Autoroute 30 (A-30) is also known as the Autoroute de l’Acier (which translated into English is “Steel Freeway”). The planning and construction of the A-30 goes back to the early days of autoroute construction boom in the 1960s.
It was originally called Highway 3, and was designed to replace Route 132 (which is a relaxed 2-lane road that connects small towns and villages along the south bank of the St Lawrence to — and around — the Gaspe Peninsula) as the main artery for communities along the Montreal South Shore of the St. Lawrence River.
The A-30 was originally intended to begin at the U.S. border at Dundee and end at Saint-Pierre-les-Becquets (in Centre-du-Québec). In the late 1970s an eight-year moratorium on new autoroute construction in favour of public transport by the Parti Québécois prevented implementation of that plan.
The first completed section of Autoroute 30 in 1968, started at Sorel-Tracy south to Route 116 (which was then called Highway 9). The A-30 was extended further south to an interchange with Autoroute 10 in Brossard by 1985 (to coonnect Montreal to the Eastern Townships) and to Autoroute 15 in Candiac by 1996 (which connected Montreal to the US border, and I-87 to Plattsburg and Albany, New York).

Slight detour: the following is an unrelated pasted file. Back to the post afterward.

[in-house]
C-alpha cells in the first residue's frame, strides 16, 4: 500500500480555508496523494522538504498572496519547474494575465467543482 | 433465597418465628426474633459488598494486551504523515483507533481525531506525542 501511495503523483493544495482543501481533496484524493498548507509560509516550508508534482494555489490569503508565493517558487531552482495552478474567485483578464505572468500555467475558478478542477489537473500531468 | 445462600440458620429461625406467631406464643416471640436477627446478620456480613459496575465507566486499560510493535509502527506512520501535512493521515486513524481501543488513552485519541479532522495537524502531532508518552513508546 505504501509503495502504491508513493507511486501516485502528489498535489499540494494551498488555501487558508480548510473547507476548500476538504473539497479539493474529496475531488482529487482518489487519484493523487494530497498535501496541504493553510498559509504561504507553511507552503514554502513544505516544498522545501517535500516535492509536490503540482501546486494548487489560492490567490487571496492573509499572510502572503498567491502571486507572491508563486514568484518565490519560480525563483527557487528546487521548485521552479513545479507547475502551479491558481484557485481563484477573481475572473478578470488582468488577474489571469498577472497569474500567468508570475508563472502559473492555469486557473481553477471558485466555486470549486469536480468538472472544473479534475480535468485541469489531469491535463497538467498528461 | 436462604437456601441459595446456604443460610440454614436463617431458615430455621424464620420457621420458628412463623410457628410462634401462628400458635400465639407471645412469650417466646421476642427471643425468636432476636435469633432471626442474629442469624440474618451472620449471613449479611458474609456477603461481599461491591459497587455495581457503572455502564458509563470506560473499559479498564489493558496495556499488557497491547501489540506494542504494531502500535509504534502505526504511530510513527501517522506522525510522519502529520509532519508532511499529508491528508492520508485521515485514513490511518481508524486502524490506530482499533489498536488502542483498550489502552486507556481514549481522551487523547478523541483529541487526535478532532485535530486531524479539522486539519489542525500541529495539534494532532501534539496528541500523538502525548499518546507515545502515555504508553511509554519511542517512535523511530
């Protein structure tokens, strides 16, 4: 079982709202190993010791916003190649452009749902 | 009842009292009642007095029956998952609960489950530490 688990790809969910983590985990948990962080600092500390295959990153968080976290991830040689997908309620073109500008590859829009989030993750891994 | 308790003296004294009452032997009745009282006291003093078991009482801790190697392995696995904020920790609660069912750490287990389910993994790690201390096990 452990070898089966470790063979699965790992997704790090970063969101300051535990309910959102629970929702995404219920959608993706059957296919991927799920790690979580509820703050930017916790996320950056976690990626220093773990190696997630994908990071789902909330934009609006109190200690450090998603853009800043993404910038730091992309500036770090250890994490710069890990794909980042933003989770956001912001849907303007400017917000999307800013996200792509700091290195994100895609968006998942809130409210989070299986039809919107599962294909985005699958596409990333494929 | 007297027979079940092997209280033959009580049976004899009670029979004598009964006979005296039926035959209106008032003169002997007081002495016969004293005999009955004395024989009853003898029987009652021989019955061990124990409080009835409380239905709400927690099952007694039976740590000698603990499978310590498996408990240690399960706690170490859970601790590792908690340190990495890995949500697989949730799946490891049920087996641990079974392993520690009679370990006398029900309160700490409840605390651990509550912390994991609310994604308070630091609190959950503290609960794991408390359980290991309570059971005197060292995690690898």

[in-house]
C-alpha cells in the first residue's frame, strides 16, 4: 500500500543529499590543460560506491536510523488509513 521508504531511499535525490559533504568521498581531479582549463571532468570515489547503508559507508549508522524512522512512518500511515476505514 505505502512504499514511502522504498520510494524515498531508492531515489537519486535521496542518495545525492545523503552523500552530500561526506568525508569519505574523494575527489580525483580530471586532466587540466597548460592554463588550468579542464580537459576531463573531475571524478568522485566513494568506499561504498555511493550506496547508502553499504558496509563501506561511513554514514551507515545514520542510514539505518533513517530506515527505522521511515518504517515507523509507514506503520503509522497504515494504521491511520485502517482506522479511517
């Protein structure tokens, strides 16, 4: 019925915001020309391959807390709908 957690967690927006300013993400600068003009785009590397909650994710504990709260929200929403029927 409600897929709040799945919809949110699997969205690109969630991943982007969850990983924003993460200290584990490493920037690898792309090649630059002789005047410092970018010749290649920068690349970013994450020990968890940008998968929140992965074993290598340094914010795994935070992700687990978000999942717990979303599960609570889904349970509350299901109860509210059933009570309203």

By 2006, the growing road congestion in and around Montreal led to the announcement of a federal-provincial partnership to complete A-30 as southwestern bypass ring road.
The initial expection was the Châteauguay to Vaudreuil-Dorion section was to be tolled, though in 2009 it was decided to collect tolls on a new bridge built over the St. Lawrence west of Beauharnois. A-30 was extended north of the St. Lawrence River with interchanges with A-20 (connecting Ontario’s 401 to Montreal) and with A-40 (connecting to Ontario’s 417 to/from Ottawa).
The full Autoroute 30 was opened to traffic in late 2012, enabling motorists travelling the Quebec City–Windsor Corridor to bypass the island of Montreal’s traffic and congestion (saving 45 minutes in travel time, more in rush hours).